The last show came around, and once again, we were set with a full house. I stepped into the ring with Luke's juggling knives as he lightly made his way to the top of his 2.8m free standing ladder. I always get a little scared of this act - invariably the ground is uneven, or the board is on a weird wobbly angle or something else is happening to make the ladder more unstable than it should be, but Luke calmly reached out his hands to catch the knives. I threw them up, 1, 2 and 3, and stood back while he juggled and caught each one perfectly.
..Then as if out of nowhere, the ladder was down, he'd crashed backwards off the top rung and was lying in the ring with blood pouring down his face. Somehow we helped him to his feet and took him backstage where he collapsed on the grass in shock. It just so happened that there was a nurse in the audience. A moment later, she was back stage with us and looking at Luke's wounds. She shook her head and announced that the hospital was needed, so away they went, while we continued the show.

A little after half time, Luke was back on site, this time with 8 stitches, a large amount of injected painkiller and a dose of adrenaline. Everyone had been asking about him at interval but none of us had any idea how he was going. He sat down in the caravan for a few minutes while I went out to do fire hoop. To our amazement, he came out two acts before the end and announced that he would do his piece. We set his juggling equipment in the ring and watched as he waltzed back on stage as though nothing had happened. The show must, and did go on!
The crowd roared with applause all the way through, they were amazed to see him perform. The show finished and we packed the audience off home, it was decided that tent down could wait till morning.

The following day, poor Luke's painkillers had worn off and he couldn't even walk for the muscle tears in his legs. It took several days for him to be able to walk again ok, and a week or so later the smile finally returned to his face. By then we were on a bus back to Brisbane for the rest of summer. Tour done for 2011!

Now, I am happy to report he is fully recovered and back on his ladder. I am in rehearsal with a new aerial piece and both of us are madly applying for the next season of arts grants and residencies - I can't wait to tell you about what we have planned for next year, but that is a whole other blogpost..

Saturday, 1 October 2011

Woop woop

"Woop woop - it sounds like a celebration.. It's not.. It is a cruel lament" Luke Forrester

Woop woop in Australian slang refers to that place that is in the middle of nowhere - so  far away from civilisation that the sight of a corner shop or another person is something to celebrate.. That is where we ended up for this stand..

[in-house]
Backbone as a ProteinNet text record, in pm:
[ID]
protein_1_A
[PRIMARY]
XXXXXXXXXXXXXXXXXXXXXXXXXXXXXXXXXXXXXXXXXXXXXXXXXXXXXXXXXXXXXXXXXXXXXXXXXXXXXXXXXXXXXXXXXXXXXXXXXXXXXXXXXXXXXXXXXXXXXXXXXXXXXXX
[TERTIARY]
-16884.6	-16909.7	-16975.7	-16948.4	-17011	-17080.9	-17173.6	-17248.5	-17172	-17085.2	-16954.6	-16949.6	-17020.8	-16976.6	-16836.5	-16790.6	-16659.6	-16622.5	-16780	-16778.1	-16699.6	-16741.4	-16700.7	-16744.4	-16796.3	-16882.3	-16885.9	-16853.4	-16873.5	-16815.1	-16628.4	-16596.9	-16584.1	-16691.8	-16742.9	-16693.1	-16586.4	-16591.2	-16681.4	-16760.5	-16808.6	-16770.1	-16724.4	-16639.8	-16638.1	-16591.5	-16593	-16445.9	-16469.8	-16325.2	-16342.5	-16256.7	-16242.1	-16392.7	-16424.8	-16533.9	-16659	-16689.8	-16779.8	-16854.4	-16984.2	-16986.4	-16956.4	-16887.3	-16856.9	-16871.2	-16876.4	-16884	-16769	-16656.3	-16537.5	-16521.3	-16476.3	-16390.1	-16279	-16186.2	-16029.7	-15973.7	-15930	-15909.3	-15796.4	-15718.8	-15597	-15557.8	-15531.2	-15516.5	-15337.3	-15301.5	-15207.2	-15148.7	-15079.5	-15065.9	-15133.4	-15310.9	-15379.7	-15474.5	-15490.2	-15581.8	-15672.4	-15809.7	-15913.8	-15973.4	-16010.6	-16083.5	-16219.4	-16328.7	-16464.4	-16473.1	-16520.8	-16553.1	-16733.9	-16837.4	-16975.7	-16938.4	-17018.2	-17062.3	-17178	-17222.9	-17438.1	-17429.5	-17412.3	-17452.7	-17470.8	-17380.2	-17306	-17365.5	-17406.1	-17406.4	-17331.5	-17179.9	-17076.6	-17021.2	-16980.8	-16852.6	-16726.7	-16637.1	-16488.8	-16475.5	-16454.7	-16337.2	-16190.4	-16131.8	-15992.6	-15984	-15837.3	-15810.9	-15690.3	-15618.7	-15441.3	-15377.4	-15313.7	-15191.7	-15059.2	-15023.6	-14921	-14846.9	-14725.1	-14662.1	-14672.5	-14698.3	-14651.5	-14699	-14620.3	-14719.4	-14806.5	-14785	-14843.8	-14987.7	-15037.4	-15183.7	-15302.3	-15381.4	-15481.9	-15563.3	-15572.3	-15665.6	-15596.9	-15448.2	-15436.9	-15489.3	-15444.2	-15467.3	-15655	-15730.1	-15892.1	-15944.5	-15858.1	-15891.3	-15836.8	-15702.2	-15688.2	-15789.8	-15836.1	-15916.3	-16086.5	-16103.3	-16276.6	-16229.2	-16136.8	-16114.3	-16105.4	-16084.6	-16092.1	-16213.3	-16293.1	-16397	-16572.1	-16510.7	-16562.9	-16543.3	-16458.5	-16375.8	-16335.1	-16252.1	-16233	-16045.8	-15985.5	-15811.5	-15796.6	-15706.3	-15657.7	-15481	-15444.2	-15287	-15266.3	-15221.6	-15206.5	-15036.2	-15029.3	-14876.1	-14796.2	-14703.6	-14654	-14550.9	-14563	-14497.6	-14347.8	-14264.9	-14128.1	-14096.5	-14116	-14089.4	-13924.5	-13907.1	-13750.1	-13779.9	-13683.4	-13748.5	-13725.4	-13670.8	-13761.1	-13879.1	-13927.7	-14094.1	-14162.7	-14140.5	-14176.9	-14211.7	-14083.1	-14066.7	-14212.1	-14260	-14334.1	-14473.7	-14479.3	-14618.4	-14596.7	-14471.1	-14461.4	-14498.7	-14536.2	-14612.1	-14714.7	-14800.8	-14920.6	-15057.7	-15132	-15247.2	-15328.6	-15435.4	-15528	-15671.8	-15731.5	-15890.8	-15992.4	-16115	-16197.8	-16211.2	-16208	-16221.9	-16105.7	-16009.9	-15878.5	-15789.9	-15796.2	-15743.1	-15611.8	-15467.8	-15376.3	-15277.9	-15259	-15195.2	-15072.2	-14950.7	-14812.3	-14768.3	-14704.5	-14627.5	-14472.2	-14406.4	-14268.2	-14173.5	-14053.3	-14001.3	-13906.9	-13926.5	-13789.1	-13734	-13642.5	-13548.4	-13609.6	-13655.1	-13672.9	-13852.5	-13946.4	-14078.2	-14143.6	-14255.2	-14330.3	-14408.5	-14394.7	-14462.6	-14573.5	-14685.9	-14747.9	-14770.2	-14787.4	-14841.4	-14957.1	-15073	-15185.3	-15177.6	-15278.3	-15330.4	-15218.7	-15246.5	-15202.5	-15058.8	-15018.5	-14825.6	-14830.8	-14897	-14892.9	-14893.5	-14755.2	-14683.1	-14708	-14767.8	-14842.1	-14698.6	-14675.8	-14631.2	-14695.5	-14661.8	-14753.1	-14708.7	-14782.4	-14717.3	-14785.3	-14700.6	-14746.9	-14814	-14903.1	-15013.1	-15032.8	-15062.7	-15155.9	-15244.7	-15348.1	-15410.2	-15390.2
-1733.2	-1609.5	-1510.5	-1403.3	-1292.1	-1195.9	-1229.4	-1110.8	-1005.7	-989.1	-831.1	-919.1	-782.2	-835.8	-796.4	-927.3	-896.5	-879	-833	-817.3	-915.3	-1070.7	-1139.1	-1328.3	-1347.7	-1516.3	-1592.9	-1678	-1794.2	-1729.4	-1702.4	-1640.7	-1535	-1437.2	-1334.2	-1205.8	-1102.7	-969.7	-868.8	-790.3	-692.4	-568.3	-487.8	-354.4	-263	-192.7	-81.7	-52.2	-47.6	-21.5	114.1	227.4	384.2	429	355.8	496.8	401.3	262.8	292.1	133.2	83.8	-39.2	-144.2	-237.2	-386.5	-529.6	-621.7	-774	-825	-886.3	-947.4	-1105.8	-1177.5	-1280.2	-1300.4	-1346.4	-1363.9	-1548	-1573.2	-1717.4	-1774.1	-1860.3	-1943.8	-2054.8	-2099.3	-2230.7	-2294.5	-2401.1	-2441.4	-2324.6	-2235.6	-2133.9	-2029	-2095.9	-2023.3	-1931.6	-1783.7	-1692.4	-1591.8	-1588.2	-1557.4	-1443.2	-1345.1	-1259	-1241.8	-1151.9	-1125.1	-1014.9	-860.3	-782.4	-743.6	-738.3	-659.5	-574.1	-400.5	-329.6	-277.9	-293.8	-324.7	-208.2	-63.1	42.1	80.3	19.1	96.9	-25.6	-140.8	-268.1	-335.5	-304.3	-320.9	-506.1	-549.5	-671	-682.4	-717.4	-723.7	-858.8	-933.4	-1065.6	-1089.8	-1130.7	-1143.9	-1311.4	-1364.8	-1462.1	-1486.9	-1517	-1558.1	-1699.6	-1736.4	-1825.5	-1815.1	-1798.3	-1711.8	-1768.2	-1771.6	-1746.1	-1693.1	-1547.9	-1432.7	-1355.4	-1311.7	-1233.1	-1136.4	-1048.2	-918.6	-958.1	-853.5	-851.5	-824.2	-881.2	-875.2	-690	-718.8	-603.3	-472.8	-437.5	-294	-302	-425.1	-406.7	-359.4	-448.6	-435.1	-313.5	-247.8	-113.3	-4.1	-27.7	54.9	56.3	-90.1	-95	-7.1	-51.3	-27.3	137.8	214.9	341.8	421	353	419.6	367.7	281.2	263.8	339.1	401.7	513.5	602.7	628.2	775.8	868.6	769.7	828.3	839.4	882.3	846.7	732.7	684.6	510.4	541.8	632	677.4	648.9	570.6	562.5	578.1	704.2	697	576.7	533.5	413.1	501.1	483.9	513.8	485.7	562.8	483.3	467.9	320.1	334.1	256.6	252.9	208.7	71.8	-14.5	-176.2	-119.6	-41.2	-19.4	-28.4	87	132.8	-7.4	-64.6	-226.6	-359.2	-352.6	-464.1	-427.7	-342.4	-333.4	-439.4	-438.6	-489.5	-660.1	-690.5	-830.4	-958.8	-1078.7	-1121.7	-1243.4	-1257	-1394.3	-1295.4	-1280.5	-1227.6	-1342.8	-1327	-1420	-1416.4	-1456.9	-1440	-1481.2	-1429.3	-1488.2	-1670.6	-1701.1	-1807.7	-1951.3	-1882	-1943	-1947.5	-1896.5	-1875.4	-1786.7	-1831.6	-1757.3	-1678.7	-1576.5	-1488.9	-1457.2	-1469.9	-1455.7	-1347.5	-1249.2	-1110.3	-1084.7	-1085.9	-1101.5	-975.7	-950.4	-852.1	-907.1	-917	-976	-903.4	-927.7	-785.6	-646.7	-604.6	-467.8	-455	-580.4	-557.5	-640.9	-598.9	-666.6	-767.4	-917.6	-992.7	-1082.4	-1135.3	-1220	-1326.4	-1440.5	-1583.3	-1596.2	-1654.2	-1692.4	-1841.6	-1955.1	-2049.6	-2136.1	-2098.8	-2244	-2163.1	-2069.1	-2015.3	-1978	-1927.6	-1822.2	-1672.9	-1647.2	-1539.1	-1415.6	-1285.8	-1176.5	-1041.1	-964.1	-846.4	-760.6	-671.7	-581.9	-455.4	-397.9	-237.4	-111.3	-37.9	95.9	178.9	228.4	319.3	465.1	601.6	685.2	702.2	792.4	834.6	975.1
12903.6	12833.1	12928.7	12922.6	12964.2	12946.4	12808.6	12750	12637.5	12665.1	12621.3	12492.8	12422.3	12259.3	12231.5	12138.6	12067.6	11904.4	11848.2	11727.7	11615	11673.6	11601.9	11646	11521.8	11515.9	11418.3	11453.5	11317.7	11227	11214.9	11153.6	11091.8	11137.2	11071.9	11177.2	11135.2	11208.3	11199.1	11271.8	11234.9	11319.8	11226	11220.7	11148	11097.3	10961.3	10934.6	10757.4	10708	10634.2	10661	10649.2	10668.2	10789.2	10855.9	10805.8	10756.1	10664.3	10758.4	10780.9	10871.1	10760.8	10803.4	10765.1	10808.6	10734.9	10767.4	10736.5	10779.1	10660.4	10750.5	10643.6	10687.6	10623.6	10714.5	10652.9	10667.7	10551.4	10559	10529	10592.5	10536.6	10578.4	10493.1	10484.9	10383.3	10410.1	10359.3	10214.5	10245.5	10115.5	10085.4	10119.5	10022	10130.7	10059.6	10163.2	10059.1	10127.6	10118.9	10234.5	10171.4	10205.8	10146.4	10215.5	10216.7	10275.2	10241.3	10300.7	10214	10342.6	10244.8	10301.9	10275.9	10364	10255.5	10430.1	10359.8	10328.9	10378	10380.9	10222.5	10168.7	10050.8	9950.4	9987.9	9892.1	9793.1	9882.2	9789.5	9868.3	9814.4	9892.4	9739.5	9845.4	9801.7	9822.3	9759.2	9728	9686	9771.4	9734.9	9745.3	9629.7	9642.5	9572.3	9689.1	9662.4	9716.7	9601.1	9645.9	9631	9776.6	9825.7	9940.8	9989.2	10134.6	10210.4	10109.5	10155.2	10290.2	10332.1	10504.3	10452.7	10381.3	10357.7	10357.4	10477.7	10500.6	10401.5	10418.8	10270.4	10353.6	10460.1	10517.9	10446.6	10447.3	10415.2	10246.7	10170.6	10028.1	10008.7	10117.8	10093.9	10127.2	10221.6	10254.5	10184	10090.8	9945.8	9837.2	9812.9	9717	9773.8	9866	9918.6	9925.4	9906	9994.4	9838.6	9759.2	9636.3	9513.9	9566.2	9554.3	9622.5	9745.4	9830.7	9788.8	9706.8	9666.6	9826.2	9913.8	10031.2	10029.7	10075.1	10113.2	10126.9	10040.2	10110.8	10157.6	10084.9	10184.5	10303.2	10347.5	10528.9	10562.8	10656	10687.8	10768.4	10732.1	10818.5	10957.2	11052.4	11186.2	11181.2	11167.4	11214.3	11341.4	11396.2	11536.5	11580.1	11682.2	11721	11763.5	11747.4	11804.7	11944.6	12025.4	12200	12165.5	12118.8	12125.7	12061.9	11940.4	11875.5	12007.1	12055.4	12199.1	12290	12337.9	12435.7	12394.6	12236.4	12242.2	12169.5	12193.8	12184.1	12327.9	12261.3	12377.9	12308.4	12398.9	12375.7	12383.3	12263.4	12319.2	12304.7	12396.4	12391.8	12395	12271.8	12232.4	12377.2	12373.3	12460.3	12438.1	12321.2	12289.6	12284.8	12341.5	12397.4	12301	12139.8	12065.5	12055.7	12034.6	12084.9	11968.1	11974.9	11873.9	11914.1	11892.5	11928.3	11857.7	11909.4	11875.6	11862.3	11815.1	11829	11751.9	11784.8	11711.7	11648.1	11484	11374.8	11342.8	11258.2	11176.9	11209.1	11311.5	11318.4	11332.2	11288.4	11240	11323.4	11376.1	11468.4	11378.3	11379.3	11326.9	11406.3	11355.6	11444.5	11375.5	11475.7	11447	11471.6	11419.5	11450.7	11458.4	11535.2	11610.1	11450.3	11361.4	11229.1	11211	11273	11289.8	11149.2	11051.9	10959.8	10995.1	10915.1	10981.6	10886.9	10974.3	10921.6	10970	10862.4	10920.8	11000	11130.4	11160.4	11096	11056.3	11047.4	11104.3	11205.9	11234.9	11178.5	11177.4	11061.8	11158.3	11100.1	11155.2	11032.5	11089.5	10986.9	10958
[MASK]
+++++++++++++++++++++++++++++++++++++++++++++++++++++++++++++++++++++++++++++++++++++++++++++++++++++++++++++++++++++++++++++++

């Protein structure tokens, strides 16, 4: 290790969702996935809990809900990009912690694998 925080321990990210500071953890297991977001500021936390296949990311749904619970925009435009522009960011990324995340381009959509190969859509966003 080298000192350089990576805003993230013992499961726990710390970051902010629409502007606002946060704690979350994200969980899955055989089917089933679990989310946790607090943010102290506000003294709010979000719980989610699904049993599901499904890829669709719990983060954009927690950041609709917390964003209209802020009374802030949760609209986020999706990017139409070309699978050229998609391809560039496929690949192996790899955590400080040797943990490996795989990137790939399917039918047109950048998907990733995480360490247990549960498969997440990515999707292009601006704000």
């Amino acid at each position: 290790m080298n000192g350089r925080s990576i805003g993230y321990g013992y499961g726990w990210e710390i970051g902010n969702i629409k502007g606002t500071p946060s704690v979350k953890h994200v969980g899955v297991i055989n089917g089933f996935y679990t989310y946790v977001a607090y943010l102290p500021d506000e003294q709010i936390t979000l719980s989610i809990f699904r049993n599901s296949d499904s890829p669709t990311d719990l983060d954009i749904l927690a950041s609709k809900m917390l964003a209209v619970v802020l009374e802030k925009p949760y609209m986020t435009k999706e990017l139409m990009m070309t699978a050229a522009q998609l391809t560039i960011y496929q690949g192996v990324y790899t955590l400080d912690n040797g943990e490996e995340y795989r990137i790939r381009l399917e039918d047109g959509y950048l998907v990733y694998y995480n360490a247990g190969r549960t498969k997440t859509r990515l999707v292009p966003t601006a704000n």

We pulled up in Thangool with the assistance of a relative of a friend of a friend of Johns.. It seems that everything here at this circus relies on that sort of kindness, and owed favours. This town consists of one store - it is a fuel stop, a general store and a post office all in one. There is also a motel which doubles as a pub, and a second pub a little further down. The life of this town appears to rotate around these three venues. Lets hope the circus can pull a crowd from it..

We only moved about 11km down the road from Biloela, but out here seems just far enough to be totally out of phone and mobile internet range.. Oh no… Four. Whole. Days. Without. Internet.. *Ghasp*
In our horror of this discovery, a few things occurred - Luke went all analogue and started writing a journal in an actual notebook, The two boys ran screaming in terror to the nearest pub to drown their woes - and I resorted to eating honey sandwiches. Oh what is the world coming to..

..actually I just walked a k down the road in the blazing heat hoisting my mobile phone high above my head in desperation of finding one bar of reception.. and have been rewarded for my efforts with this brief moment of interweb contact *breathes a sigh of relief* Hello world :)

Photos from the first two weeks at Eden Bros

Today we are opening in Thangool, QLD - I have a little time before the show so I thought I'd upload some photos from the last week or two..

Monday, 26 September 2011

What not to do..

We have just started with a touring circus called "Eden Bros Good Time Circus"
They tour all over Queensland in a traditional old tent, and still supports old fashioned circus acts with animals. I have never worked on a tent with animals before, so this has been a whole new experience.. Luke and the monkey have made friends.. and by friends I mean, the monkey cheekily tries to undo all the ratchets holding the tent together as fast as Luke hooks them up - it has also been known to take a swipe at him out of fun!
Me? I get to play with llamas - actually, I fib, they are alpacas but they get introduced as llamas for some unknown reason.. I have also had a few interesting moments with the goats..

For today, I have two tips of what not to do on your first week with a circus in hot northern QLD..

#1 : In the pre-show haste of hunger, spill the honey jar all over the self and the costume.. then stand backstage in a massive ant nest..

#2: Turn your back on a goat while in a conversation with someone - especially not when wearing a long tasty skirt!

Friday, 23 September 2011

The Last Stand - Ashburton